Reading Comprehension Test for SBI PO Prelims 2017

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Q.Read the following passage carefully and answer the questions given below it. Certain words are given in bold to help you locate them while answering some of the questions.

This year’s UNDP Human Development Report doesn’t, as usual, present a pretty picture so far as India is concerned. India ranks 126 in the human development index (HDI) among 177 countries. Placed in the lower half of ‘medium human development’ countries, India is 10 places ahead of Bangladesh and only three ahead of Myanmar.

Though it is India’s abysmal rank that grabs one’s attention — particularly in the context of the euphoria about India’s economic growth — the UNDP report is best used to chart the performance of the state. The HDI, brainchild of economist Mahbubul Haq, was developed to track human welfare as opposed to material wealth which is measured by GDP. It is a measure based on three dimensions of human development — life expectancy, literacy and standard of living. India’s showing on all three counts is far from inspiring. Even if India is compared to developing countries in Asia it fares poorly. Indonesia, for example, is streets ahead with an adult literacy rate of 90 per cent as compared to 61 per cent in India; Indonesia’s life expectancy is 67.2 to India’s 63.6; and the population who survive on $1 a day is 7.5 per cent in Indonesia as opposed to 34.7 per cent in India. There are several other countries in the region such as Thailand, Iran and Vietnam that are way ahead of India on all these indices.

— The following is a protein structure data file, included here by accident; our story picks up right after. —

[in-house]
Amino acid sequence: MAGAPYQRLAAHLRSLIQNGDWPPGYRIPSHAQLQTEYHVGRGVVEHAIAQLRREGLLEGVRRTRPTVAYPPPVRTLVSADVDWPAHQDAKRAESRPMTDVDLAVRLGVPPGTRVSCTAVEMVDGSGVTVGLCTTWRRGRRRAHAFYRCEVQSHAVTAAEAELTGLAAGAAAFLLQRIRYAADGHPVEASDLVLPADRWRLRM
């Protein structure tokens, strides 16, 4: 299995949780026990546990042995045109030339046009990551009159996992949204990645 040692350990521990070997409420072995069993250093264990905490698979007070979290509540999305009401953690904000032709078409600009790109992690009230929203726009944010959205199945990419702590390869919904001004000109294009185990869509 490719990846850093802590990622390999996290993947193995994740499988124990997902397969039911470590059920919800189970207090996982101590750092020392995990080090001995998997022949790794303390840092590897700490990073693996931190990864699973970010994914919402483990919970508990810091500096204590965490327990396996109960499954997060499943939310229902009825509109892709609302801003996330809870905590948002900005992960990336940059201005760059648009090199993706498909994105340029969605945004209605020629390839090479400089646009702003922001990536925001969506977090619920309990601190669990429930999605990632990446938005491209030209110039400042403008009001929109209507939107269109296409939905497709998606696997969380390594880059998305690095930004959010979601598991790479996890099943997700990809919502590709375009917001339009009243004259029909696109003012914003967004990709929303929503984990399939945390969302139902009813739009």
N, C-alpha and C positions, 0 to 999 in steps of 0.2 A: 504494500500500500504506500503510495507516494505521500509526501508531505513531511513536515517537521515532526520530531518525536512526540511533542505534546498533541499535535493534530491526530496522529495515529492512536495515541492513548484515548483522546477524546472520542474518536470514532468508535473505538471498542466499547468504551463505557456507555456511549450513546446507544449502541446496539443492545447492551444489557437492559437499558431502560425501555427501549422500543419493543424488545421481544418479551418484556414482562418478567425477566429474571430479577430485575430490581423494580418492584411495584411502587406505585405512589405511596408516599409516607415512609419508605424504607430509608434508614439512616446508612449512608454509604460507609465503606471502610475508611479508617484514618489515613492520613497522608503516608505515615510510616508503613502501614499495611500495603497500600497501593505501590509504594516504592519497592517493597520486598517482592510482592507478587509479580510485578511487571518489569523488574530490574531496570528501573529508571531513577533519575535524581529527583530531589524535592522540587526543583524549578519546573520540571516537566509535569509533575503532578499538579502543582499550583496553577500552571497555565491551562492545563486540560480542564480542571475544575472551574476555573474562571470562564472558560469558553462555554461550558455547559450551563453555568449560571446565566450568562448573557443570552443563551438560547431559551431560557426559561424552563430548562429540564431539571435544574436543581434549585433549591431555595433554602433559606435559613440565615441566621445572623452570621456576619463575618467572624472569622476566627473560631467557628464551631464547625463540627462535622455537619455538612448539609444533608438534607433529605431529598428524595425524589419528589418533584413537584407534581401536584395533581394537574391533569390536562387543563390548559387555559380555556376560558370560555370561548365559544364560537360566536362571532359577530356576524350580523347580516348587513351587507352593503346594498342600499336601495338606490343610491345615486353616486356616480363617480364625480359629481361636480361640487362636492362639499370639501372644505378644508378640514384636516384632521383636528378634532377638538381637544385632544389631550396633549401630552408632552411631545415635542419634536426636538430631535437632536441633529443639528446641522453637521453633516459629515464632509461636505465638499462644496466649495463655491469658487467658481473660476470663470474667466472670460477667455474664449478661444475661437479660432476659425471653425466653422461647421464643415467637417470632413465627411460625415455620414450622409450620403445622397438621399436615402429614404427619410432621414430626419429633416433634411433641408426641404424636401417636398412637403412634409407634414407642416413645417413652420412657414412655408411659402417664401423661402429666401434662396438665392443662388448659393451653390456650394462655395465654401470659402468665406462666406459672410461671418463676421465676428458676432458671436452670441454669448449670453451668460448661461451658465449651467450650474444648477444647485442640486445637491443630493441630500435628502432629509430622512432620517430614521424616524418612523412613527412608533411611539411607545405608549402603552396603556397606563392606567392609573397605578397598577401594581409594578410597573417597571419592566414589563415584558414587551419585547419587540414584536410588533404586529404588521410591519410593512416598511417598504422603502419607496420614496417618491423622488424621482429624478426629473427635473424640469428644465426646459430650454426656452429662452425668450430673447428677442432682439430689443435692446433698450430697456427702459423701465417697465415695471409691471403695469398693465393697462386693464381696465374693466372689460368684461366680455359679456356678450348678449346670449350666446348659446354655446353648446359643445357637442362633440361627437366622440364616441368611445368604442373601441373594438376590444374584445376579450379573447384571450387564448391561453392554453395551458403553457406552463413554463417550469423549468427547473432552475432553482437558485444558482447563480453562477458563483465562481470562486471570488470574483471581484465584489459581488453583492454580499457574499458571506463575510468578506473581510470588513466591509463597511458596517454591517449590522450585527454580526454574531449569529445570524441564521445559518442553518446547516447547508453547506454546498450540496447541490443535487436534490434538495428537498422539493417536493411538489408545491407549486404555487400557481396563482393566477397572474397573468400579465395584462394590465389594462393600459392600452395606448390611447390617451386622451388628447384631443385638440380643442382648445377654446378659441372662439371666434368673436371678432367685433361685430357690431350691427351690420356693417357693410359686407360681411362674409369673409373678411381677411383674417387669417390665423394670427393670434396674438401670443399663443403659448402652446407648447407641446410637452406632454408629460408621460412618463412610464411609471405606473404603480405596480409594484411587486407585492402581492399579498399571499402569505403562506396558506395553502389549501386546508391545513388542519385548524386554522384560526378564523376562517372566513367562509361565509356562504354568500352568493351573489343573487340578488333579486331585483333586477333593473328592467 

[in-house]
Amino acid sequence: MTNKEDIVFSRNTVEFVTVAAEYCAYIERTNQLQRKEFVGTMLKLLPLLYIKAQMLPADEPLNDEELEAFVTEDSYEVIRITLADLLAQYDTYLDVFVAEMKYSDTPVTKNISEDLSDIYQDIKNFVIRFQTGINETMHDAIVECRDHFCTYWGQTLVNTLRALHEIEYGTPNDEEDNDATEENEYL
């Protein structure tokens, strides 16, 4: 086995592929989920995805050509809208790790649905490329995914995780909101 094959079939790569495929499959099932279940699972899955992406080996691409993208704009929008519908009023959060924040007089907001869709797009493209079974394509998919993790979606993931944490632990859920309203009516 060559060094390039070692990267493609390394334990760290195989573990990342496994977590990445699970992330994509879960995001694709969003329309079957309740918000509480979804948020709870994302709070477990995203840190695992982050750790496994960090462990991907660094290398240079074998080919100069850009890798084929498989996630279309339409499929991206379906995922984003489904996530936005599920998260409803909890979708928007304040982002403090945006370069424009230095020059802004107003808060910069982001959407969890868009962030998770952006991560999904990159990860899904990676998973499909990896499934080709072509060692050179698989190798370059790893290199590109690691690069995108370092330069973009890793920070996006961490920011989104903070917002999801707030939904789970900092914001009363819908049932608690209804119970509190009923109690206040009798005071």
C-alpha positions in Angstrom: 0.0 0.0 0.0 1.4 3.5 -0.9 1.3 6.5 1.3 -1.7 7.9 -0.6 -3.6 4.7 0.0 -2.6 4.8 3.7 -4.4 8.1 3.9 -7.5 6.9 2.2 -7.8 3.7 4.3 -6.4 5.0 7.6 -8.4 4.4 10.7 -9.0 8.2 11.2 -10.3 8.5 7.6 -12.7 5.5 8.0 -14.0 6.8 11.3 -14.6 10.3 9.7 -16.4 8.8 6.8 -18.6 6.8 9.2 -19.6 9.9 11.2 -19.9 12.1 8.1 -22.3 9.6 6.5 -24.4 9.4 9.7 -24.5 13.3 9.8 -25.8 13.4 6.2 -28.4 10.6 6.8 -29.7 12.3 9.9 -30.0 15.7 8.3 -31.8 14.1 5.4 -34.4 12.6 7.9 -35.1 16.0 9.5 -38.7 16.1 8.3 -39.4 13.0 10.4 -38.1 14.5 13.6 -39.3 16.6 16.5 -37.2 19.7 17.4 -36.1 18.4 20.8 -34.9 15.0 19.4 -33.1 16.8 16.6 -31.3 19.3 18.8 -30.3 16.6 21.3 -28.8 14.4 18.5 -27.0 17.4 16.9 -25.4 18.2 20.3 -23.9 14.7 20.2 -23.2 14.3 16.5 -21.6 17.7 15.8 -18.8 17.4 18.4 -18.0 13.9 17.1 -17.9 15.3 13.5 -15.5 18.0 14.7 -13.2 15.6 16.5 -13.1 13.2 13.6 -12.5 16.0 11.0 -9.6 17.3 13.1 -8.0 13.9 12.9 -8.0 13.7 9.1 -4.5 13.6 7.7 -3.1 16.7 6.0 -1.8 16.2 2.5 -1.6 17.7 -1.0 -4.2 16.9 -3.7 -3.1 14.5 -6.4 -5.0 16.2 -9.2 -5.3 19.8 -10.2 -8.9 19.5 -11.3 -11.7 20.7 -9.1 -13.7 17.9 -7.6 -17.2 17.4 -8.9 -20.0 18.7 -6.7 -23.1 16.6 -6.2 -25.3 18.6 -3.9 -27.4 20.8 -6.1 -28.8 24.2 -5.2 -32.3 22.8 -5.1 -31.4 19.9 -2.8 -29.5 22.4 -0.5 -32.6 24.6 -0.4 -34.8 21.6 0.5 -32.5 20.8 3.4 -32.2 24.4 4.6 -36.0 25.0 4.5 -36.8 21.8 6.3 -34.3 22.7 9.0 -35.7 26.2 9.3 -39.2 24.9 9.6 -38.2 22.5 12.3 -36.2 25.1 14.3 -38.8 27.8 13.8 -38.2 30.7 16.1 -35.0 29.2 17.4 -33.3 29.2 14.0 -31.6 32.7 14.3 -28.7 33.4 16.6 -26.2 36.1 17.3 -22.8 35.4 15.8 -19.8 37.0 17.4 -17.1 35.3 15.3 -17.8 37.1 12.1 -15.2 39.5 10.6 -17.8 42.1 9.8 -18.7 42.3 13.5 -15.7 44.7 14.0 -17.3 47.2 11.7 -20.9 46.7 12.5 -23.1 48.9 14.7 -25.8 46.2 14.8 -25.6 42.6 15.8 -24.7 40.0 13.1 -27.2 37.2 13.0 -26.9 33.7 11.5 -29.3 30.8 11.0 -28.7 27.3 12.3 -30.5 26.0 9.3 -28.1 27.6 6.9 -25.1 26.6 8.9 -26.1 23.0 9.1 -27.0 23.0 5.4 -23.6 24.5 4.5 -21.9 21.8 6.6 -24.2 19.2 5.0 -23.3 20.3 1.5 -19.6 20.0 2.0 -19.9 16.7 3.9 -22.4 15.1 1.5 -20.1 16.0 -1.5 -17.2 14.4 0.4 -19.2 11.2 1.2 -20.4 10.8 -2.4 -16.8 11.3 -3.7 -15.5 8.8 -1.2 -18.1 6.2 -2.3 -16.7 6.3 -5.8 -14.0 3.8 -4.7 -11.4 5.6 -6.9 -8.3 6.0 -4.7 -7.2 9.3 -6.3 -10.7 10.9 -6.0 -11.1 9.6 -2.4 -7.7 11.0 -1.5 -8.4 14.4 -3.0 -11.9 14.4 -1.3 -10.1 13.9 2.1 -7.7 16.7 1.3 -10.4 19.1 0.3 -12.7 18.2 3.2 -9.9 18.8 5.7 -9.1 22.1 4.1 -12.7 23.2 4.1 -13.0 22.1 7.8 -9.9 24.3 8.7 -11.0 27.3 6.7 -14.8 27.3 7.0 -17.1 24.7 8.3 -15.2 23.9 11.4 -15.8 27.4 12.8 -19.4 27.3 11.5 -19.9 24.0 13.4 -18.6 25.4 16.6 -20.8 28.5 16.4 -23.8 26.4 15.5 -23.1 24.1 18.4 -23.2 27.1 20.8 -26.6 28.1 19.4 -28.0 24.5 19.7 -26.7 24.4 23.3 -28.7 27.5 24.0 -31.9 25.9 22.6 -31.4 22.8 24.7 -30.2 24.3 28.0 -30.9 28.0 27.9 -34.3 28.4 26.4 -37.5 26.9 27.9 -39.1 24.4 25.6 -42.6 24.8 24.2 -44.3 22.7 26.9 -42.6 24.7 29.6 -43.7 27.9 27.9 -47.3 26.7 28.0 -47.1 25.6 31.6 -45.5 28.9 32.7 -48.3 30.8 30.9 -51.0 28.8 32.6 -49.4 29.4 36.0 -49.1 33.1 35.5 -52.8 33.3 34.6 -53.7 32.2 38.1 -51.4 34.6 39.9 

The uninspiring figures for India must be seen in the light of state spending on health and education. The health expenditure of the state was 1.2 per cent of GDP, which is at par with Indonesia and Bangladesh, but far lower than medium-development countries such as China or Vietnam. On the education front, the public spending on education in India at 3.3 per cent of GDP is higher than that in Indonesia, but lower than other developing countries like Mexico. It is not all gloom and doom for India though. India’s dependence on foreign aid has come down over the last 15 years. Foreign development assistance now stands at 0.1 per cent of GDP as compared to 0.4 per cent in 1990. The figures for China and Vietnam stand at 0.1 and 4 per cent respectively. India does not fare too badly either on the Gini index, which measures inequality on a scale where 0 represents perfect equality and 100 perfect inequality. India scores 32.5 on the Gini which compares favourably with China’s 44.7 and Indonesia’s 37.0. The picture that emerges is that of an Indian state that channels inadequate funds into health and education, which is reflected in India’s poor showing on the HDI. A few obvious conclusions can be drawn from this. One, India’s aspirations of becoming a global power must be taken with more than a pinch of salt. Two, the Indian state hasn’t got its priorities right. This can be seen from government spending on defence, which is nearly the same as that on education and more than double that on health. Three, even when government does allocate funds there is no guarantee that it reaches the intended beneficiaries. As Rajiv Gandhi once remarked, out of every rupee spent on development, only 17 paisa actually reached its target. The failure of the state machinery in India is an old story. But it touches a different chord at a time when there are breathless predictions about India, along with China, becoming the economic powerhouse of the world. It is apparent that the benefits of a consistently high level of growth do not automatically trickle down to the poor and translate into a better quality of life. But what does one do to ensure that education and health benefits percolate down to the neediest?